In my last post and elsewhere I have attacked the root of the influental concept of creation understood as God’s self-emptying (in various forms) by showing the insupportability of such divine self-emptying from Scripture.
Ted Davis points out that at least kenosis focuses on Christ’s role in creation in a way that much Christian thought since the Enlightenment hasn’t. That seems a good enough reason, in the next few posts, to look at some biblical bases for a Christological approach to creation that are more in line, I hope, with theological orthodoxy. Maybe somebody will find some resources in these posts for thinking about the scientific questions. At least I think the exercise will provide a balance to methodologically naturalistic accounts of the world, and provide a corrective for some of the theological views that, perhaps, have arisen from such accounts, which in some ways run directly opposite to the flow of the biblical teaching.
In the first, fairly short, post I just want to sketch a few reasons why Christ may have been absent from so much of the discussion about creation since Enlightenment times, assuming Ted’s analysis to be correct.
My first suggestion is that with the Enlightenment’s emphasis on reason, creation has often been viewed in philosophical terms, using philosophical concepts like God as the First Cause, the possibility of the divine interacting with the material and so on. Christian theology was seen as largely irrelevant to this rational pursuit.
A second, not unrelated, issue is the influence of Socinian and Unitarian ideas on natural philsophy in the early modern period (and of atheism afterwards). Early scientists, it seems, tended to find one God a less messy concept than the Trinity, quite apart from the whole stress in the Enlightenment on the abandonment of traditional dogma. The Royal Society’s motto, Nullius in verba, didn’t encourage scientists to consider the non-empirically derived crucified Christ as an explanation of the natural word. Deism, of course, was equally attractive to followers of deterministic science, and didn’t much care which God had created things since he had long since gone to lunch anyway. Note how these forces also contribute to the still prevalent mindset that creation was a one-off material manufacturing job in time, rather than God’s ongoing activity in eternity, as the Bible teaches.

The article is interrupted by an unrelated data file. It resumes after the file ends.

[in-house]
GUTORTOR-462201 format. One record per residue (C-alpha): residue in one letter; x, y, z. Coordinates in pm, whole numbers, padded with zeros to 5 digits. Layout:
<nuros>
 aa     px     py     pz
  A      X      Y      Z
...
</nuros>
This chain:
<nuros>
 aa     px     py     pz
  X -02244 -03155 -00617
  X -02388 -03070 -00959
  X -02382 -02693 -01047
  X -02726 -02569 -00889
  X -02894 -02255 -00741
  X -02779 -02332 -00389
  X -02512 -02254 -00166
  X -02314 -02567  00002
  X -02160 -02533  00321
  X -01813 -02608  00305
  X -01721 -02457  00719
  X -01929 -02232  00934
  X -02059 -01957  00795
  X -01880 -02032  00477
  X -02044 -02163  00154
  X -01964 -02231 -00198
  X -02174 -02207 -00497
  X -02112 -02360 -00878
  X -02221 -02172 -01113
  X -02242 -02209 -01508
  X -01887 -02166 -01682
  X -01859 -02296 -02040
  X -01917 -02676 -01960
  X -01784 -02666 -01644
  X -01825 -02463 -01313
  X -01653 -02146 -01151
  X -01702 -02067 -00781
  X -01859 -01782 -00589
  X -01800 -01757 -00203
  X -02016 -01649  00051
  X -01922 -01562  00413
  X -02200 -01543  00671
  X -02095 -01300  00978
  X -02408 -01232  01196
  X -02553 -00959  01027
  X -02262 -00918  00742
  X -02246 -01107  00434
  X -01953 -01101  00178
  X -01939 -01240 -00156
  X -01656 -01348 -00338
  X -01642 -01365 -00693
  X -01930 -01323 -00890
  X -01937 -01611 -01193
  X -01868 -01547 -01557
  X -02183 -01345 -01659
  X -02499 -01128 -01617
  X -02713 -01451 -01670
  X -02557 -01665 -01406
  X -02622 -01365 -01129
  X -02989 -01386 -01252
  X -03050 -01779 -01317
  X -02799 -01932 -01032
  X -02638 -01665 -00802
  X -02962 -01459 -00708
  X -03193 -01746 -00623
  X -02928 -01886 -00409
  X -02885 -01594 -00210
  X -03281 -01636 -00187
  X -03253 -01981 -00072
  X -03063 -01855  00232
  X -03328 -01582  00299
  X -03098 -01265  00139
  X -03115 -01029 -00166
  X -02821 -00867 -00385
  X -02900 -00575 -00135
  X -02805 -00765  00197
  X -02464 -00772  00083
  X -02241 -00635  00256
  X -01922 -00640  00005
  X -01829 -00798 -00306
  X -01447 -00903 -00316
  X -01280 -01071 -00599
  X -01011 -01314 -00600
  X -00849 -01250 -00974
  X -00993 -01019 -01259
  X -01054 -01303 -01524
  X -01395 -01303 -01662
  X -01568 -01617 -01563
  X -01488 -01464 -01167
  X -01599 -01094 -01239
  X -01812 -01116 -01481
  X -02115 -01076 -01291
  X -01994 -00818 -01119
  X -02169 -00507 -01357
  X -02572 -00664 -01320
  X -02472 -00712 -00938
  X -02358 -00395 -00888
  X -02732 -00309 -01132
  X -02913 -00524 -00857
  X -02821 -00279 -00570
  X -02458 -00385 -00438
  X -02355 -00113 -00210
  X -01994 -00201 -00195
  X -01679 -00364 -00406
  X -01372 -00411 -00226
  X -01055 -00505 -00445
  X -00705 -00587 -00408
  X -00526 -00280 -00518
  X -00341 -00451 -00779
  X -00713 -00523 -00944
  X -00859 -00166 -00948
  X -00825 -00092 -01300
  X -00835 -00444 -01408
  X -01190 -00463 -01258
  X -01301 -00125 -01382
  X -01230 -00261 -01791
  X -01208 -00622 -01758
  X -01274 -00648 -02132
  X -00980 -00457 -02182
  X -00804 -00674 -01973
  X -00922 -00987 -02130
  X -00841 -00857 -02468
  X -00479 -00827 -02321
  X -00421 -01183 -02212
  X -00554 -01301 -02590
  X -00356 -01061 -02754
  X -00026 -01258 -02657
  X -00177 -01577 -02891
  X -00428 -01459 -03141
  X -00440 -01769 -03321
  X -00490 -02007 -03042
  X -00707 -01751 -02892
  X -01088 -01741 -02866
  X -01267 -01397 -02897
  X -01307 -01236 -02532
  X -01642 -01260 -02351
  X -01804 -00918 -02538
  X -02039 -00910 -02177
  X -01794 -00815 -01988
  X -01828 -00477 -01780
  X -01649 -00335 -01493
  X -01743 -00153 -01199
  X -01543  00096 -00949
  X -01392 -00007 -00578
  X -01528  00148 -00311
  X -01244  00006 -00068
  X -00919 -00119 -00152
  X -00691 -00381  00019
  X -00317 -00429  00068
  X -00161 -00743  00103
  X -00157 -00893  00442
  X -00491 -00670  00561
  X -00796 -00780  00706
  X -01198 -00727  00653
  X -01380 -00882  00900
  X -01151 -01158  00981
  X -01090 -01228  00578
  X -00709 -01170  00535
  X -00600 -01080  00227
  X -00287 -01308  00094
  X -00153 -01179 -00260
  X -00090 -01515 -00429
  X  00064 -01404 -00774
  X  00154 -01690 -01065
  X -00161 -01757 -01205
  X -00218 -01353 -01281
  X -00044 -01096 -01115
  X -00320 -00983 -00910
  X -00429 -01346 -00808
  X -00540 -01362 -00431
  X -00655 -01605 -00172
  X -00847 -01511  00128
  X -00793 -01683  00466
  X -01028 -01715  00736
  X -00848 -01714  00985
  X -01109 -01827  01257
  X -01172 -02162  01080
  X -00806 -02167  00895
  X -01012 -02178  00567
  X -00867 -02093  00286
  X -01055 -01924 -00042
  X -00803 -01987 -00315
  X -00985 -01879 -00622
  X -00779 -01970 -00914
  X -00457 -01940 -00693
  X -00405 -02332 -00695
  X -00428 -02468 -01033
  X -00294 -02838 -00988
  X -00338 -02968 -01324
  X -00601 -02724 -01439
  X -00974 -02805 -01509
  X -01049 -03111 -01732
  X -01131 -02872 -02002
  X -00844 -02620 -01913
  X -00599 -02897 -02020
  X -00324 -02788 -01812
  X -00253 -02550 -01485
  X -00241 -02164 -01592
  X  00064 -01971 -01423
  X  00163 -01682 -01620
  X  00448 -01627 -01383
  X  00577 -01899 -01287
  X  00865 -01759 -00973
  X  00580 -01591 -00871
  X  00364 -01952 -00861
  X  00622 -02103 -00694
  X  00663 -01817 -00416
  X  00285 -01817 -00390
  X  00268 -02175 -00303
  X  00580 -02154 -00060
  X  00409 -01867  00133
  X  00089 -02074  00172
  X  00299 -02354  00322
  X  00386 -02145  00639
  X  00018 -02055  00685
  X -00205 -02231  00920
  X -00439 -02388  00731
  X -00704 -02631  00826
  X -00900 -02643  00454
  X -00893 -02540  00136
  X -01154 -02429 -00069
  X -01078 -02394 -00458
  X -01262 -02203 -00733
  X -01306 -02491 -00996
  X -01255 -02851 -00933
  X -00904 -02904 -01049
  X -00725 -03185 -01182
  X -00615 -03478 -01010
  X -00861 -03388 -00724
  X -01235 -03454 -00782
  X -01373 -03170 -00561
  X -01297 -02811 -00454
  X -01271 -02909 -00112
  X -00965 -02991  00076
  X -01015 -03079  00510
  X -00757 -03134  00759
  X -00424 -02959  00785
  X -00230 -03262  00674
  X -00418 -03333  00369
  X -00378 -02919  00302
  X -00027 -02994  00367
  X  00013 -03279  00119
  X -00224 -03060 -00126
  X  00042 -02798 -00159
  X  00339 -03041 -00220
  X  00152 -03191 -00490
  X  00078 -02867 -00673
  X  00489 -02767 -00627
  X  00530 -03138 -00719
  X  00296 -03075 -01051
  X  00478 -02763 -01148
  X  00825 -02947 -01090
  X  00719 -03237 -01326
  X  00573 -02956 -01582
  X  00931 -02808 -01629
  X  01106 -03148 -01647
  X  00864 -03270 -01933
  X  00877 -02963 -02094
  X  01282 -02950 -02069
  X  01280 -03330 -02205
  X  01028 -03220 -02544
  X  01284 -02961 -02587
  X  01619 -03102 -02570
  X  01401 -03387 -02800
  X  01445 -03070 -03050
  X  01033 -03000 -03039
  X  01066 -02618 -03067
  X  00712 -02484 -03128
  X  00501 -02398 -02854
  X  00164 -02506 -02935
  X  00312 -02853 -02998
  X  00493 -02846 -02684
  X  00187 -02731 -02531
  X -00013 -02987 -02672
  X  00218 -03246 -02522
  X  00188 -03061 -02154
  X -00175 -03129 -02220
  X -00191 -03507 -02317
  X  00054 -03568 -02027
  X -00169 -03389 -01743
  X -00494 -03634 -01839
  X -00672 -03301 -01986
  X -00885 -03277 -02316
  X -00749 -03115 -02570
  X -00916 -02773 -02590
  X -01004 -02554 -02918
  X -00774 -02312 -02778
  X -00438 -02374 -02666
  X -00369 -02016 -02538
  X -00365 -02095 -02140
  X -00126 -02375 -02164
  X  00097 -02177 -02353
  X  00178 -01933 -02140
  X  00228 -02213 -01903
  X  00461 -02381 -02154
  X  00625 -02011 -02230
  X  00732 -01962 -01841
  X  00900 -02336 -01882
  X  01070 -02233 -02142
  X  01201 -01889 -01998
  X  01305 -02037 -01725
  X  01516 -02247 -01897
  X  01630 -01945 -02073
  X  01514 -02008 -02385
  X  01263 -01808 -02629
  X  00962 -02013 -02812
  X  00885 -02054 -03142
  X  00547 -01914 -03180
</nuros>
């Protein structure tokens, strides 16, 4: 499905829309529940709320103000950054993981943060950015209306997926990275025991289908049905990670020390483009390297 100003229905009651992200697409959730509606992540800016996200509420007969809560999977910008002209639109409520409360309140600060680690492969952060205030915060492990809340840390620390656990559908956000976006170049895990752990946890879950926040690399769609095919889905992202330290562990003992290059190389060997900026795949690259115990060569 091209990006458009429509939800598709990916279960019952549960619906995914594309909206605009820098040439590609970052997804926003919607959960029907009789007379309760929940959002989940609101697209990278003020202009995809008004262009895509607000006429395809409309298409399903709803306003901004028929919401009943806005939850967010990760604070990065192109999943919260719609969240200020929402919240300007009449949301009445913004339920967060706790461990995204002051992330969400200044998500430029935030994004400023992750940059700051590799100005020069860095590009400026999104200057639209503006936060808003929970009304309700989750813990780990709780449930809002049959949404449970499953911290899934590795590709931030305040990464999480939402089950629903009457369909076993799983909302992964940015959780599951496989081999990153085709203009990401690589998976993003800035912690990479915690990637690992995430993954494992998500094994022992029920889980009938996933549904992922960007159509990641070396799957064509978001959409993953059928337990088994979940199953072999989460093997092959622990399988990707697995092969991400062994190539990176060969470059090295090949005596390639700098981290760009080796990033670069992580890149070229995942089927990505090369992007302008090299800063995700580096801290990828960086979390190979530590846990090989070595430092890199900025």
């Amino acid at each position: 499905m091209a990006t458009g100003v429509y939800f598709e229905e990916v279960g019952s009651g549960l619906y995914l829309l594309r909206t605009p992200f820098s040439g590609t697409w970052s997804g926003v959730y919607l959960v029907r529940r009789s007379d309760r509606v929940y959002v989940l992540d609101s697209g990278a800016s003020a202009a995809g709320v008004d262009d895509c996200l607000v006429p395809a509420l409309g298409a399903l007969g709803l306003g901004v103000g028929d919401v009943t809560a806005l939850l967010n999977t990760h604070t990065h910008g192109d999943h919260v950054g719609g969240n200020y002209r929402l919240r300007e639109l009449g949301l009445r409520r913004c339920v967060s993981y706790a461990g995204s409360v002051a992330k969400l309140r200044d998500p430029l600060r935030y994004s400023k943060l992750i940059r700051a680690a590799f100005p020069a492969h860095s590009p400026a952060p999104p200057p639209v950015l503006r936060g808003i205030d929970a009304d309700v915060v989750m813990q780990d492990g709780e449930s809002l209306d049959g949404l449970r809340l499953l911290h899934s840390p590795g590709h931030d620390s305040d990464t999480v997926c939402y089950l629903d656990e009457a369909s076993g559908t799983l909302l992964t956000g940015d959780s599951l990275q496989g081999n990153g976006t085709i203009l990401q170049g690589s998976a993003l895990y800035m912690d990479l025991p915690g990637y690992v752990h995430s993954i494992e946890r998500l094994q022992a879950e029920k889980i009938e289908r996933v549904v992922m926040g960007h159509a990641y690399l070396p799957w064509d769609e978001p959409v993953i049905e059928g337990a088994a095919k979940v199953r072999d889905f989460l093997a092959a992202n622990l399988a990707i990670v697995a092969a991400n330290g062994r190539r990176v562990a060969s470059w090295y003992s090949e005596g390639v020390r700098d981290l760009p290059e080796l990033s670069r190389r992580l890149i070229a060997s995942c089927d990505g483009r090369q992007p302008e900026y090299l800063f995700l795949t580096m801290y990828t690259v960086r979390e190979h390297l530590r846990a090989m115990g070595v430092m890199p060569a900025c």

A third reason, particularly in the more recent creation/evolution debates, is the simple fact that nearly all attention has been focused on the Genesis 1 account of creation, in which God appears to do the job on his own before taking a rest (once again, failure to understand Genesis properly contributes to the “absent God” mindset). Linked to this is the fact that in popular theology there has been an unfortunate and untheological disruption between God, understood as the Father, who created the world and Christ, the Son, whose business is to redeem people. The false dichotomy set up thereby between a distant and cold Father and a warm and caring Son feeds into all kinds of other errors, too, from God the cosmic child abuser to, I suspect, the crucified God cosmologies that see creation as necessarily heartless and cruel if only the impassible Father were involved.
Those, then, are three possible reasons for a-christological treatments of creation by Christians. Please add any more you can think of in the comments. The remedy for these, as for all theological problems, is this text from Isaiah 8.20:
To the law and to the testimony! If they do not speak according to this word they have no light of dawn.
We’ll see in the next post that this verse contains one of our keywords to a Christ-orientated view of creation.